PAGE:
Shelley Tracey discusses her involvement with Community Arts Partnership’s PICAS project and Intercultural Arts Practice

How did you come to work on the PICAS Project?

Around 2015, I had an ACES award from the Arts Council. It was an Artist in the Community Award for a creative writing project called “A Write to a Sense of Belonging,” about intercultural communication.   One of the requirements for the ward was support from an arts organisation. Community Arts Partnership agreed to do this and to host the final presentation event. I had a connection with CAP as a poetry facilitator so that strengthened the relationship. The project I was working on had around 18 or 19 groups involved, with some great examples of interconnection between people from different cultural backgrounds. This helped me to formulate my ideas around Interculturalism, especially what the needs of artists were and what the gaps in provision of support were.

What happened after that?

Conor Shields, CAP’s CEO introduced me to Charo Lanao, who was running PICAS (Programme for Intercultural Arts Support) for CAP. Then the idea came up of producing a theoretical book which would also outline Intercultural Arts Practice, The book was to be called “Between Ourselves,” and I was asked to work on that project.

Did you have an understanding of Interculturalism, as it is applied to arts practice, before you started to work on the book?

Yes, I did have an understanding of that term, and of what happened when it wasn’t happening. I had concerns about racism, sectarianism and hate crimes in Northern Ireland. I was particularly interested in people being excluded or judged because of their background; their race, ethnicity, religious affiliation, sexuality or because they had a disability. I had an understanding that these issues could be tackled through the arts. As the book was being produced, I deepened my understanding. I did the Intercultural Arts Practitioner Training with Charo and I was introduced to further concepts and ideas throughout.

How useful do you think the idea of Interculturalism is?

I think it is very useful; however,  I do think it has to be used in a deeper sense than is often the case…   In my opinion, many people use the term Interculturalism too loosely. There has been a tendency to celebrate or elevate difference rather than looking at the process of collaboration. There are a lot of activities which claim to be Intercultural but are too superficial to have any meaningful impact. There is a tendency to interpret Interculturalism as simply being about diversity; that all you have to do is bring together people from different cultural backgrounds and what happens then is that they showcase their cultural attributes, such as music, dance, and so on. There is an assumption built into that, that somehow interaction will take place through osmosis, rather than by proper intercultural engagement and support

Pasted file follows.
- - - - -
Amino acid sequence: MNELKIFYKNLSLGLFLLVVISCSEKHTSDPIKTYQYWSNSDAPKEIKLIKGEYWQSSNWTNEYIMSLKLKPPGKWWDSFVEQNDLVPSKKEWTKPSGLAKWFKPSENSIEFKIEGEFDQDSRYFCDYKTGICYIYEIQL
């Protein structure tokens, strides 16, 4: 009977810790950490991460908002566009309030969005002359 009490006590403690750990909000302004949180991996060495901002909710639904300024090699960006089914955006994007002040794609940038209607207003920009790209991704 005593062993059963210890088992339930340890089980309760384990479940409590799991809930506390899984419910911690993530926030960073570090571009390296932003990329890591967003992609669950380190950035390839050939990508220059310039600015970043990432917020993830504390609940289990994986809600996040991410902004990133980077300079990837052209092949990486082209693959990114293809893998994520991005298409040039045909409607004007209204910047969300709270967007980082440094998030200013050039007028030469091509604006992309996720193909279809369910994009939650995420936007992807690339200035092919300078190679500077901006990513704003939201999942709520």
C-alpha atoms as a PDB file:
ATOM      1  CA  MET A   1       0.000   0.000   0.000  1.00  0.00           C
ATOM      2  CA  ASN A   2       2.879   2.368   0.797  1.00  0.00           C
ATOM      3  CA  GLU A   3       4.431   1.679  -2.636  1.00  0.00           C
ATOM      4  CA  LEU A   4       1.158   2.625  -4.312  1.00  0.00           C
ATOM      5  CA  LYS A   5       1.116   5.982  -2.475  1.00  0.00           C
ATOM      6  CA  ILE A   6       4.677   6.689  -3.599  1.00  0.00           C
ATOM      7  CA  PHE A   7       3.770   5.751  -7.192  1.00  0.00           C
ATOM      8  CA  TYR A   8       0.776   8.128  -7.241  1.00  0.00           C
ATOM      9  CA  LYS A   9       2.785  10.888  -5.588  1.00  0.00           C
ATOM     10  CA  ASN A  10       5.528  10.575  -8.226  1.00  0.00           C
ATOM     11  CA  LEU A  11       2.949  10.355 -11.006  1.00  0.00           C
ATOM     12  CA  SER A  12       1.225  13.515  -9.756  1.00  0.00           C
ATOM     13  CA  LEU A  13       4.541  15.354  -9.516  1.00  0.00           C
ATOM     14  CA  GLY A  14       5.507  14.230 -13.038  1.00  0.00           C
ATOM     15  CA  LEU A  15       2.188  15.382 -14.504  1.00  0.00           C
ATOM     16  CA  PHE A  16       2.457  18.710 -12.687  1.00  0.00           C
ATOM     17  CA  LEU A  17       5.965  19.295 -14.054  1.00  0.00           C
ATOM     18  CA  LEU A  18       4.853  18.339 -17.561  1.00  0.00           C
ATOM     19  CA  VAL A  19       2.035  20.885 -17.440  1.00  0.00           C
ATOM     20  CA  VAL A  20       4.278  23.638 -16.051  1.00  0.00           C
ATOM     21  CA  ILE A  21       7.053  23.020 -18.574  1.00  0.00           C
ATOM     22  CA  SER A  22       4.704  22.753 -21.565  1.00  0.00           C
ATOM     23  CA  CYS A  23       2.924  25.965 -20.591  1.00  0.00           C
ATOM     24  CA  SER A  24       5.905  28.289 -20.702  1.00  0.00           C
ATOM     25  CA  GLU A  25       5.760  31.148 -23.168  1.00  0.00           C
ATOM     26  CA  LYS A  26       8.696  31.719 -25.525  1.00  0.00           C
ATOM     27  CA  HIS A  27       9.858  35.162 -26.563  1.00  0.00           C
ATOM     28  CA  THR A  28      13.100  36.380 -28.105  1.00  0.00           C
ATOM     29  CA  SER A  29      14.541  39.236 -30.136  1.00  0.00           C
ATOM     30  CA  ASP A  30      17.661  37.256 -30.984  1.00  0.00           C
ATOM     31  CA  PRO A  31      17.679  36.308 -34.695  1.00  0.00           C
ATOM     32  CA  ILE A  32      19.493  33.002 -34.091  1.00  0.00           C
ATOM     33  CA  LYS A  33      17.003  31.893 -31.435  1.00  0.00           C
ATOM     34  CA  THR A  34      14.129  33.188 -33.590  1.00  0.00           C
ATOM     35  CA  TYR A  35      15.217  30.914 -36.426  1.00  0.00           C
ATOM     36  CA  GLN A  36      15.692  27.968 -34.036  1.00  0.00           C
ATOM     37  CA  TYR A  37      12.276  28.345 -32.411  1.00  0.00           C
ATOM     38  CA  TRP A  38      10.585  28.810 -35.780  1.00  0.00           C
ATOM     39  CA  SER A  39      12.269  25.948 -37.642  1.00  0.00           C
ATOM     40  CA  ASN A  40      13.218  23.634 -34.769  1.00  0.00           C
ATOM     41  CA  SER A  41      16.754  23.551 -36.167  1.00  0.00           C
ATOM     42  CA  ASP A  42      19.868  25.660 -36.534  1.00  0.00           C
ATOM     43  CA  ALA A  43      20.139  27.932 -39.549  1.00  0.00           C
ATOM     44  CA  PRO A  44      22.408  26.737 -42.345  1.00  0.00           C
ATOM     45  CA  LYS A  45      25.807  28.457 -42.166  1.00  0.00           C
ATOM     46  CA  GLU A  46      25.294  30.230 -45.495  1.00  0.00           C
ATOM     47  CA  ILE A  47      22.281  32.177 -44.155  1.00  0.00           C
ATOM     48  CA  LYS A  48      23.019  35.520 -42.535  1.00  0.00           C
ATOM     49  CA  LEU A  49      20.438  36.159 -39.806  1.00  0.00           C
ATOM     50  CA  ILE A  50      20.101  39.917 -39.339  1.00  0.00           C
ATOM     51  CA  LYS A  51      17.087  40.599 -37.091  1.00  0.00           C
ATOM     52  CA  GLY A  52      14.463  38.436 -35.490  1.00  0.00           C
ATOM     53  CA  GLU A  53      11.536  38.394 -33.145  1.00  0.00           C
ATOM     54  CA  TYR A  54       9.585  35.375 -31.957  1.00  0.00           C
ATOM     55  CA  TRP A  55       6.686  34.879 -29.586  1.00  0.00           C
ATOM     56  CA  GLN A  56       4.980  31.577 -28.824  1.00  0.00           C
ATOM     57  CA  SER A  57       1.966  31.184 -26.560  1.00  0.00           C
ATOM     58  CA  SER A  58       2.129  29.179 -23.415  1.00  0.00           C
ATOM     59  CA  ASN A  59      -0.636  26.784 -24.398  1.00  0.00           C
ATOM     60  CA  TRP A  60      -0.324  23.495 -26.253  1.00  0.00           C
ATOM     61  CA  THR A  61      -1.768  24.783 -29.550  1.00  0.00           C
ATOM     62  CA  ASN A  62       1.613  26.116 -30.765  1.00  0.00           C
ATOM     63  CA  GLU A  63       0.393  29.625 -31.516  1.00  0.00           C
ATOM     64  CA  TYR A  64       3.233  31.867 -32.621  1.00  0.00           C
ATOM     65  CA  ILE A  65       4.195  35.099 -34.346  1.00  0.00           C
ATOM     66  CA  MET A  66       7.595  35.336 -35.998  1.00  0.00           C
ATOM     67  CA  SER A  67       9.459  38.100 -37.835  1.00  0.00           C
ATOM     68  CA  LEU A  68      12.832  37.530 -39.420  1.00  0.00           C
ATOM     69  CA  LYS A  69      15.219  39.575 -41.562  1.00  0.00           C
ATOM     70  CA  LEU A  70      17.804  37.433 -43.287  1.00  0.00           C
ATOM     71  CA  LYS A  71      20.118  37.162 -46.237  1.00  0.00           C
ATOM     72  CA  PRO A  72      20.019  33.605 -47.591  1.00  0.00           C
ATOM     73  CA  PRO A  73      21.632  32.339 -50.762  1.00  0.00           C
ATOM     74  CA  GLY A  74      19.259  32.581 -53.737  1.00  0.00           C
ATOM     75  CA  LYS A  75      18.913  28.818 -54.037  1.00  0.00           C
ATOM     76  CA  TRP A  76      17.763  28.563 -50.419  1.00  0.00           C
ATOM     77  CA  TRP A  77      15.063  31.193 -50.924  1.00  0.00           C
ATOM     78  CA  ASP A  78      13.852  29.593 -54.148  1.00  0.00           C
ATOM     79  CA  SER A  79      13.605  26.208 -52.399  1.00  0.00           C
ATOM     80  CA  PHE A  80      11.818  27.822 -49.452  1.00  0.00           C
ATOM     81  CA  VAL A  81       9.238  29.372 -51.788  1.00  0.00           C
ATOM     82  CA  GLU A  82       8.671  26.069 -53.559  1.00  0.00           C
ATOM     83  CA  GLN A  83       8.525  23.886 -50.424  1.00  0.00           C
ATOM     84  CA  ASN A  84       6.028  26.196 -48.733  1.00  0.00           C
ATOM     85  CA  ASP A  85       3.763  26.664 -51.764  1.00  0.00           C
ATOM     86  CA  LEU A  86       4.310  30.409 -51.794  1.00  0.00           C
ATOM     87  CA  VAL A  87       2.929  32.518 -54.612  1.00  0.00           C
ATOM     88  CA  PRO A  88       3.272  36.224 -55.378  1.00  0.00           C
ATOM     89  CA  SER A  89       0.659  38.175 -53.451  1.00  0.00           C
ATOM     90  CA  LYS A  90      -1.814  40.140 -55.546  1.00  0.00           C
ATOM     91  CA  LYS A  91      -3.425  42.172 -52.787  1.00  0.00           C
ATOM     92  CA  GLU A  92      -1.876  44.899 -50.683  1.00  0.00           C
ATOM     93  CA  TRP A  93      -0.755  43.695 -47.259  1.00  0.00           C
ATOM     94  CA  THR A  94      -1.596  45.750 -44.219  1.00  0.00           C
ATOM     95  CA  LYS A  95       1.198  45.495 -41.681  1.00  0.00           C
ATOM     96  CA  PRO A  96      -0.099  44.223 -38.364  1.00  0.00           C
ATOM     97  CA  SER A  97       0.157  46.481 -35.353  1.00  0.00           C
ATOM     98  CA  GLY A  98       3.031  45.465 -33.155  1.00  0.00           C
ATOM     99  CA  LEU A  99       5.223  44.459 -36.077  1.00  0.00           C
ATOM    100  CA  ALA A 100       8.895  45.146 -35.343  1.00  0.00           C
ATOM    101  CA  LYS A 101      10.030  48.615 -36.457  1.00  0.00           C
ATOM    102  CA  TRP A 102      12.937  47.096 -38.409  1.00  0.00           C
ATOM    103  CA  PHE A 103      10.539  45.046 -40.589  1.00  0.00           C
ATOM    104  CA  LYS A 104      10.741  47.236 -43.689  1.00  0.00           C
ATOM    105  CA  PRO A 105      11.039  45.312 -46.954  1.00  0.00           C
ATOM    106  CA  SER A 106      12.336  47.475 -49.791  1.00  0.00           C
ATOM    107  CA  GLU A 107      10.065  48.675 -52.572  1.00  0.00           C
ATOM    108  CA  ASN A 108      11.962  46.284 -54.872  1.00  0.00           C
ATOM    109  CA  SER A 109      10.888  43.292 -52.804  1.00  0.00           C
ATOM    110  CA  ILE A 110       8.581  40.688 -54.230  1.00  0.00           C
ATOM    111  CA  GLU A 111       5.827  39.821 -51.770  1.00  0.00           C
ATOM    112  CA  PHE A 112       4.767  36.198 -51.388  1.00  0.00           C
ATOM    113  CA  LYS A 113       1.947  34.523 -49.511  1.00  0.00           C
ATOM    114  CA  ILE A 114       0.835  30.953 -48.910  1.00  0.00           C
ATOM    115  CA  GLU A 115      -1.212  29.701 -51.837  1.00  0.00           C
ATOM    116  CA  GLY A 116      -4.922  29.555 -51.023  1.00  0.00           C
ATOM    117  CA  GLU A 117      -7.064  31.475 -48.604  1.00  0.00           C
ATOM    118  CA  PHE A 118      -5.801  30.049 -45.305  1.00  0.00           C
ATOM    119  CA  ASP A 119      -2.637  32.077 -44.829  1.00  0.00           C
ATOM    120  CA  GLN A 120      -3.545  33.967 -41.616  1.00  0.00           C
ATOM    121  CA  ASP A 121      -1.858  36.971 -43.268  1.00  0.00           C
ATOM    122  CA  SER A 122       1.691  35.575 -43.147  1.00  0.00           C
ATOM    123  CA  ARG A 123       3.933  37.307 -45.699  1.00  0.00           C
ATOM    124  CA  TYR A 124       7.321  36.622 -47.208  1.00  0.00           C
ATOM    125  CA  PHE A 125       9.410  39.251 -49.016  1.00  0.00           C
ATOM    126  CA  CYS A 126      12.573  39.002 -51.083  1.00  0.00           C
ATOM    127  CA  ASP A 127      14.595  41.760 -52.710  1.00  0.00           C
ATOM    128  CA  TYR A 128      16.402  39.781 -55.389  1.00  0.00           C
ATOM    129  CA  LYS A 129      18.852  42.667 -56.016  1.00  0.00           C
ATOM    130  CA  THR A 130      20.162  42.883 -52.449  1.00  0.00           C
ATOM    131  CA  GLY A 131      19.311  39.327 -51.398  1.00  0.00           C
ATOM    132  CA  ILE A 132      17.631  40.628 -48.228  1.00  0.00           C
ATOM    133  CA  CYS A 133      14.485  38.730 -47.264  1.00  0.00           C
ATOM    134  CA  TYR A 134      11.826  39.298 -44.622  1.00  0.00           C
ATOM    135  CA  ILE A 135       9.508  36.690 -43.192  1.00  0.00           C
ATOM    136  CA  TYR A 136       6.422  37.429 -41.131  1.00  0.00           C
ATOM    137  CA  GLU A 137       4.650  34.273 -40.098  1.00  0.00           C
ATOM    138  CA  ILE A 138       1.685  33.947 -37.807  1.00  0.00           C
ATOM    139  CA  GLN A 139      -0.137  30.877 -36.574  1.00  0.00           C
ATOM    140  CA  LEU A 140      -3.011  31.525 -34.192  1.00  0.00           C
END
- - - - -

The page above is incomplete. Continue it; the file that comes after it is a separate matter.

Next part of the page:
How are those difficulties to be avoided?

When we were working on the PICAS project, the group work which was highlighted in the “Between Ourselves” book, was facilitated very carefully. The projects which we focused on specifically brought together groups of people who had different cultural traditions, values and approaches and they worked collaboratively. That process creates a hybrid space that enables people create new art through working together. As one of the participants said, ‘the arts is the first language.’

That is a vital element; that through a process of integration the different approaches everyone was trying to produce something new. We also set about addressing the ideas of difference and the sense of denial that only one particular culture matters. That issue has to be interrogated through conscious facilitation in order to move forward.

“Between Ourselves” was produced some time ago and well before the emergence of Black Lives Matter movement. Is it still relevant?

Yes definitely. I think it is entirely relevant. I would suggest that Intercultural Arts Practice is appropriate not just for addressing the question of racism, but also for all sorts of work between people of different abilities, cultures, and ethnicities. It is a valuable approach to creative arts practice.

The full text of “Between Ourselves -Exploring Interculturalism through intercommunity creative practice” can be found at the link below

Between Ourselves (pdf)

artist forms link
New Belfast Community Arts Initiative trading as Community Arts Partnership is a registered charity (XR 36570) and a company limited by guarantee (Northern Ireland NI 37645).Registered with The Charity Commission as New Belfast Community Arts Initiative - NIC105169.